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Forecasters working to reduce unnecessary hurricane evacuations

Atlantic hurricane season begins Thursday with more people than ever living in hurricane-prone Florida.
Forecasters working to reduce unnecessary hurricane evacuations
Posted at 12:28 PM, May 31, 2023

The National Hurricane Center is getting ready for the start of hurricane season on Thursday, with the expectation that this year will be a relatively average year for tropical activity. 

Forecasters project the Atlantic basin will have 12-17 named storms, five to nine hurricanes, and one to four major hurricanes. 

Reducing the need to evacuate

As forecasting improves, the National Hurricane Center has been able to reduce the size of its forecasting cone and improve its storm surge models. These combined help emergency managers decide who should evacuate and who should stay put during hurricanes. 

“We want to be as accurate as possible,” said Robbie Berg, a senior hurricane specialist with the National Hurricane Center. “We also want to make sure that we're not over-evacuating too many people because unfortunately, we have seen deaths in cases where people are trying to evacuate their homes and maybe it's just too much stress on them, the heat can be bad, and so we lose people that way as well.”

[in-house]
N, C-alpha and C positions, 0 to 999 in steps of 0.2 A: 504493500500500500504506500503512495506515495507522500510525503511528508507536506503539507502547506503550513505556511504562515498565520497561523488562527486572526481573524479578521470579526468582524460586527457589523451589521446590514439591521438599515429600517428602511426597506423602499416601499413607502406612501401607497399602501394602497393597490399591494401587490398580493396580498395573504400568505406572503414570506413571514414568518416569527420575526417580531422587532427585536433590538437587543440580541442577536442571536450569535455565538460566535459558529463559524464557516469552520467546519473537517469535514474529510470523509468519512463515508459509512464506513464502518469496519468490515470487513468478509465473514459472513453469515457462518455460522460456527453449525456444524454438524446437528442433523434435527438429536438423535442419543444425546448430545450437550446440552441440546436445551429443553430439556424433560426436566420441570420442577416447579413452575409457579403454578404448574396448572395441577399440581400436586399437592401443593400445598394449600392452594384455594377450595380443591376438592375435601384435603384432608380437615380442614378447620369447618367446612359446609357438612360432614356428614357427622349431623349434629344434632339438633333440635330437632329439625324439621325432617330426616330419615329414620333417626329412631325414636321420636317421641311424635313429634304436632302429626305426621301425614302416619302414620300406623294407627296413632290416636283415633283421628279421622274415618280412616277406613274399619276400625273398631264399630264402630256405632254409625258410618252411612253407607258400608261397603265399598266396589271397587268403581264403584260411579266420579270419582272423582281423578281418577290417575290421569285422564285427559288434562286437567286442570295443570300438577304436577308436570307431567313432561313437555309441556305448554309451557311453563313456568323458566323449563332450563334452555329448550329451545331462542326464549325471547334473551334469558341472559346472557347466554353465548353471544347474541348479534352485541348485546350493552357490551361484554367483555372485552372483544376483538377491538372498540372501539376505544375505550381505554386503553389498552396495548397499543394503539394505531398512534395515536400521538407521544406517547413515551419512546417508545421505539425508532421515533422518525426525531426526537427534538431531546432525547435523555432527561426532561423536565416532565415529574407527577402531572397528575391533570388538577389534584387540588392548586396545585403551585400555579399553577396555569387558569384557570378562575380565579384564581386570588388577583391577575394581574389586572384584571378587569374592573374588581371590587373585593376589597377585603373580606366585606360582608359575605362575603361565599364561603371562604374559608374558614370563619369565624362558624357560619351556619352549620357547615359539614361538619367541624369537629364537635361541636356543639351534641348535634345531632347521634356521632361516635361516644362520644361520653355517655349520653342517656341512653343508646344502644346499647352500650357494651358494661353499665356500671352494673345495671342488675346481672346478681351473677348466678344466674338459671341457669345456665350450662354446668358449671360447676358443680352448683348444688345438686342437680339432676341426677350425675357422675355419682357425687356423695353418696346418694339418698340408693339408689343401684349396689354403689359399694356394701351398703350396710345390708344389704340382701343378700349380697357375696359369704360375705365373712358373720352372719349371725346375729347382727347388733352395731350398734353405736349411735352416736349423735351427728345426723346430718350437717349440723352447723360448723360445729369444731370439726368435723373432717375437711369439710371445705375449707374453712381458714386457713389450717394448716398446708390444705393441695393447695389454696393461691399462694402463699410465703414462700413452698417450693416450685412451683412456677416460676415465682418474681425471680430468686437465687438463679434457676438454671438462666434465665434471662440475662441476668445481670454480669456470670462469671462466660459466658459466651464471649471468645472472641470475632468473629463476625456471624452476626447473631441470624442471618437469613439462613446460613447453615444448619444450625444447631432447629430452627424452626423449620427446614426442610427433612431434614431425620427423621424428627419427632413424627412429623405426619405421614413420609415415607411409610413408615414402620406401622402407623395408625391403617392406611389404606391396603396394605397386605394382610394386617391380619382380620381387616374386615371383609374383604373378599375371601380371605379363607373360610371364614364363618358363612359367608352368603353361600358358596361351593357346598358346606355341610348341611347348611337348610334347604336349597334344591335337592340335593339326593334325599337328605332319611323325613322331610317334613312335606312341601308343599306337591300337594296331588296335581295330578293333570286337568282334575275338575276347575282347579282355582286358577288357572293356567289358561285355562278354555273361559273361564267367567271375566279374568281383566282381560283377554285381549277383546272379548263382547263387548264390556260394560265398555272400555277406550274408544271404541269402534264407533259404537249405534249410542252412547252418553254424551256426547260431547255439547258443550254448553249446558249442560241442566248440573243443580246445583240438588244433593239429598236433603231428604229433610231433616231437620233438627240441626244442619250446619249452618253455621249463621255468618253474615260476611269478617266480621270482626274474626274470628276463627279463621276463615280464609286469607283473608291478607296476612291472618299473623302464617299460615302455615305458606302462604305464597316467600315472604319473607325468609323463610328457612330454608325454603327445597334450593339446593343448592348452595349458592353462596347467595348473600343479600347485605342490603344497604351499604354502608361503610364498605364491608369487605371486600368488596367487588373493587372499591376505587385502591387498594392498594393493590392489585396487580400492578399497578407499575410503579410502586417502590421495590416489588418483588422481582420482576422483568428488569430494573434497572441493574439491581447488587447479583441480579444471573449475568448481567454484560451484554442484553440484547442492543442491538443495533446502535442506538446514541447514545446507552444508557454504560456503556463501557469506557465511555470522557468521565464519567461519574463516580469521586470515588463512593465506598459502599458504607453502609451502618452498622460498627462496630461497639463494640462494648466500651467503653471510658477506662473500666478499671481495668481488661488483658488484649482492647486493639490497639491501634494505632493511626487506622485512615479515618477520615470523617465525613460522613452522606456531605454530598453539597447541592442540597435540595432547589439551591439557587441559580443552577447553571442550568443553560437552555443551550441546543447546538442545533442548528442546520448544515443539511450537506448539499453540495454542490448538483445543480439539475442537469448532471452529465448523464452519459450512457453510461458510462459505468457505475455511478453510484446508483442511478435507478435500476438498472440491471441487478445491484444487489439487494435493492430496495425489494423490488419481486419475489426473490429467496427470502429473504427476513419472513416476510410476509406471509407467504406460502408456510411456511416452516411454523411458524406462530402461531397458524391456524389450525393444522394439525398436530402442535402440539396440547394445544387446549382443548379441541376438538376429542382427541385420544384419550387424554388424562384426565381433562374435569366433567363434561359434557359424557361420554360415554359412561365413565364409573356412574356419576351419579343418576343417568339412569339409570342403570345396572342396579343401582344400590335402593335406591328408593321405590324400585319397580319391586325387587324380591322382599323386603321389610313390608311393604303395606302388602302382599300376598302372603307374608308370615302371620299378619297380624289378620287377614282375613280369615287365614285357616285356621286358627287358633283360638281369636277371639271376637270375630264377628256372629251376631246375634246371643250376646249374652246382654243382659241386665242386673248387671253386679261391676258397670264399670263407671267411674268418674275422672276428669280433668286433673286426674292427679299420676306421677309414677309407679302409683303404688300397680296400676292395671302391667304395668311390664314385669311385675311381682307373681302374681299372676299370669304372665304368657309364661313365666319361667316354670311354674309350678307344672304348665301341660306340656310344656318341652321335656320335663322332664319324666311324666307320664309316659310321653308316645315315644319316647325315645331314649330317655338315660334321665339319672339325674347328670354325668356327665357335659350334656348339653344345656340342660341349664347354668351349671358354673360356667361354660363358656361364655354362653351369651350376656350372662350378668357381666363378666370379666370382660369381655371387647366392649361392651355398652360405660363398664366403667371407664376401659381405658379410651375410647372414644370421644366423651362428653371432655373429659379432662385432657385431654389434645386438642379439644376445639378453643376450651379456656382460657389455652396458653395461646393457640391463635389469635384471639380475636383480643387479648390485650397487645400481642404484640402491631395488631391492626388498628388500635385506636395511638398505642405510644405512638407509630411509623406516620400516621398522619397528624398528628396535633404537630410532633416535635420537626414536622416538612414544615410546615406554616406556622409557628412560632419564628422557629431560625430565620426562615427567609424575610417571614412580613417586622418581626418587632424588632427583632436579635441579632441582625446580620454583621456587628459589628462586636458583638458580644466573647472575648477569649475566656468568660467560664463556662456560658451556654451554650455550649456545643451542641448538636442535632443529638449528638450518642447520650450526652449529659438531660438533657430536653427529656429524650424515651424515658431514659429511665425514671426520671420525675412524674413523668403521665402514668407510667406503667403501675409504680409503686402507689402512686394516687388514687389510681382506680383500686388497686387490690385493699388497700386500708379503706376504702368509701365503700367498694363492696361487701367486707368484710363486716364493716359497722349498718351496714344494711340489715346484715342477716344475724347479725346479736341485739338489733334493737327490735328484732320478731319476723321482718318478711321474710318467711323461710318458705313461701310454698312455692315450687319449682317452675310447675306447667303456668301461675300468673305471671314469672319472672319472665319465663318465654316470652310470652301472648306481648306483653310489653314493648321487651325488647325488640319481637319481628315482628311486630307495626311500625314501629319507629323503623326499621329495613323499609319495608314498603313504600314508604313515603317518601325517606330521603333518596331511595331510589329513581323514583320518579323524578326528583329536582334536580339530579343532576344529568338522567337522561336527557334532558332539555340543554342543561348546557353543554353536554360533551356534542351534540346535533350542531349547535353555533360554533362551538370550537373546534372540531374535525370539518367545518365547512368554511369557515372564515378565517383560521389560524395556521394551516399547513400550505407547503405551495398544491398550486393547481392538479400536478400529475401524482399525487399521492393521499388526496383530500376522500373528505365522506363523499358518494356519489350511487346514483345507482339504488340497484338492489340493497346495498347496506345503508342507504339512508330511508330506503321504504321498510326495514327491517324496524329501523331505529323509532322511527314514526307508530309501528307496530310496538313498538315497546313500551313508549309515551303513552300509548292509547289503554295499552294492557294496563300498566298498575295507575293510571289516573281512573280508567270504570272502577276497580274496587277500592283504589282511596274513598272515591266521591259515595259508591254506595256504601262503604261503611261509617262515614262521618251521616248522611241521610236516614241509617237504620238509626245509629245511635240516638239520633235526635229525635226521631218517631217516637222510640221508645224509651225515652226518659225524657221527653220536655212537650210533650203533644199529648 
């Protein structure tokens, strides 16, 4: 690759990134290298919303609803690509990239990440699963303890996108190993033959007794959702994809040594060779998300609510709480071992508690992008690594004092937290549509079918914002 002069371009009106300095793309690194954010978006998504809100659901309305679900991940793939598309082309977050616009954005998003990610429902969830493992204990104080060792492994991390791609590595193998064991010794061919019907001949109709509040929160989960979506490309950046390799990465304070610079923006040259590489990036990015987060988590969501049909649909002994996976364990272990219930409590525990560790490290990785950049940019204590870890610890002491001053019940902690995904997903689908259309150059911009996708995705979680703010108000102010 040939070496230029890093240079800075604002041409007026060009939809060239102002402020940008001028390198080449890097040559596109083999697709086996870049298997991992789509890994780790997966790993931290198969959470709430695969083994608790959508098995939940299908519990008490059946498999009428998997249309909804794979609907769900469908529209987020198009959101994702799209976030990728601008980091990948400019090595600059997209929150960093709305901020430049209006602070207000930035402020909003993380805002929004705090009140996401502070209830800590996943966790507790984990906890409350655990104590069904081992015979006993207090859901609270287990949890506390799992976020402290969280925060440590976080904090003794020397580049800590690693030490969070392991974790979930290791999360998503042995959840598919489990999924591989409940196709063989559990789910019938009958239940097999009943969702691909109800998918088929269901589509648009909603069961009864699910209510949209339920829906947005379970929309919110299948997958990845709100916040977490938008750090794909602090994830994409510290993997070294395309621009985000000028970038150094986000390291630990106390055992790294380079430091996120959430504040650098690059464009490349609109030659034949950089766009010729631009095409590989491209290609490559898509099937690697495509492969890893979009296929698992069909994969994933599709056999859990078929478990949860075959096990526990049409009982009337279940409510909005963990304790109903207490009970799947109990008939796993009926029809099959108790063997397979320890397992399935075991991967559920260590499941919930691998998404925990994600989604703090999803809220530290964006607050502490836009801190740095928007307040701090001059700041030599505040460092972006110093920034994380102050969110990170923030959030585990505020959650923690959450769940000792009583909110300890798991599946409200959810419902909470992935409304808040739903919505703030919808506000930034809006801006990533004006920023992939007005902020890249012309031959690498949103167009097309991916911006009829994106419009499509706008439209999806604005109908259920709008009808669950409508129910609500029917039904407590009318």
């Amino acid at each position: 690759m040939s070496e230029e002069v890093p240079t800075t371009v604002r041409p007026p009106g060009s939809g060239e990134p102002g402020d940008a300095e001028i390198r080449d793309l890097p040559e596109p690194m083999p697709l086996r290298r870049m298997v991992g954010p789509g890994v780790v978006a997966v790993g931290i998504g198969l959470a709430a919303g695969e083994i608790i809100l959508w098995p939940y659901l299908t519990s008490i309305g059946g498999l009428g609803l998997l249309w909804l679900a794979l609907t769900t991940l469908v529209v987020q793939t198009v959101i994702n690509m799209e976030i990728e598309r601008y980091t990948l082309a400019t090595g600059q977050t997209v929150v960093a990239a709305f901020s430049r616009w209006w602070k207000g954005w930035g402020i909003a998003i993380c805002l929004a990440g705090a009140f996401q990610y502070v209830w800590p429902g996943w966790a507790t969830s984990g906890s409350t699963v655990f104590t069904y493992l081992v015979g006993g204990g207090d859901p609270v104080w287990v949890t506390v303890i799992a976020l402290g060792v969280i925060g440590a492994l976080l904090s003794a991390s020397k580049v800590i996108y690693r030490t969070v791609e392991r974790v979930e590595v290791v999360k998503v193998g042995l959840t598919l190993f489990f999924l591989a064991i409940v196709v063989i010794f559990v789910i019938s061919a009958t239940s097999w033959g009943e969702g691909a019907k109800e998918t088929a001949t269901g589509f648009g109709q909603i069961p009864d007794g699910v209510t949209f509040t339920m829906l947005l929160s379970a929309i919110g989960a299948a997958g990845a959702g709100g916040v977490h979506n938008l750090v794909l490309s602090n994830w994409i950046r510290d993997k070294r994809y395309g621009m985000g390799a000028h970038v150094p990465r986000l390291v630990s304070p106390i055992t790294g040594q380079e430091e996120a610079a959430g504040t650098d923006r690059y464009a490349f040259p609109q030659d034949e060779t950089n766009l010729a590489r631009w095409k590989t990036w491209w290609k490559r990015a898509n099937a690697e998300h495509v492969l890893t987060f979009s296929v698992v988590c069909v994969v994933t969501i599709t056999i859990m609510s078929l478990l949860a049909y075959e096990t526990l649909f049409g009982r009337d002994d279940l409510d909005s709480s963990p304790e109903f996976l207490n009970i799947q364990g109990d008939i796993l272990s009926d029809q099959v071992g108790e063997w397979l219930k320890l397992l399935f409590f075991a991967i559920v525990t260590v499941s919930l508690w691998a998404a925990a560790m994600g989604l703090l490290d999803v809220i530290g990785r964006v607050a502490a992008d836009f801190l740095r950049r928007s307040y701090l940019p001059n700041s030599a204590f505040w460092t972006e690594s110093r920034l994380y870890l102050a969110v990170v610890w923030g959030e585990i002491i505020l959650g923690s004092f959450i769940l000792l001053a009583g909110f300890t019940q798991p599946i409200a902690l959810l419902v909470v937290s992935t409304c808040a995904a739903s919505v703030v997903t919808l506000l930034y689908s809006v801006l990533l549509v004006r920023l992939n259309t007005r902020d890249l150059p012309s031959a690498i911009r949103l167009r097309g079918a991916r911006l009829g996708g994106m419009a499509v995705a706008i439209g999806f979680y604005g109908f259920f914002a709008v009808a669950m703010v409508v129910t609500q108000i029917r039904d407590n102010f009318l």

One example of this improved forecasting ability came in 2020 when models started shifting Hurricane Laura closer to the Houston metropolitan area and its 7.3 million residents. The major hurricane struck western Louisiana, but Houston was not completely ruled out from the official forecast until close to landfall.

“If Laura had threatened that area, we would have had a lot more evacuations,” he said. “But because of the way that we do the forecasting, we assess risk, we were able to keep many of those people at home. They did not need to evacuate and they ended up being safe.”

SEE MORE: Meteorologists predict 'near-normal' 2023 Atlantic hurricane season

Storm surge is top cause of hurricane deaths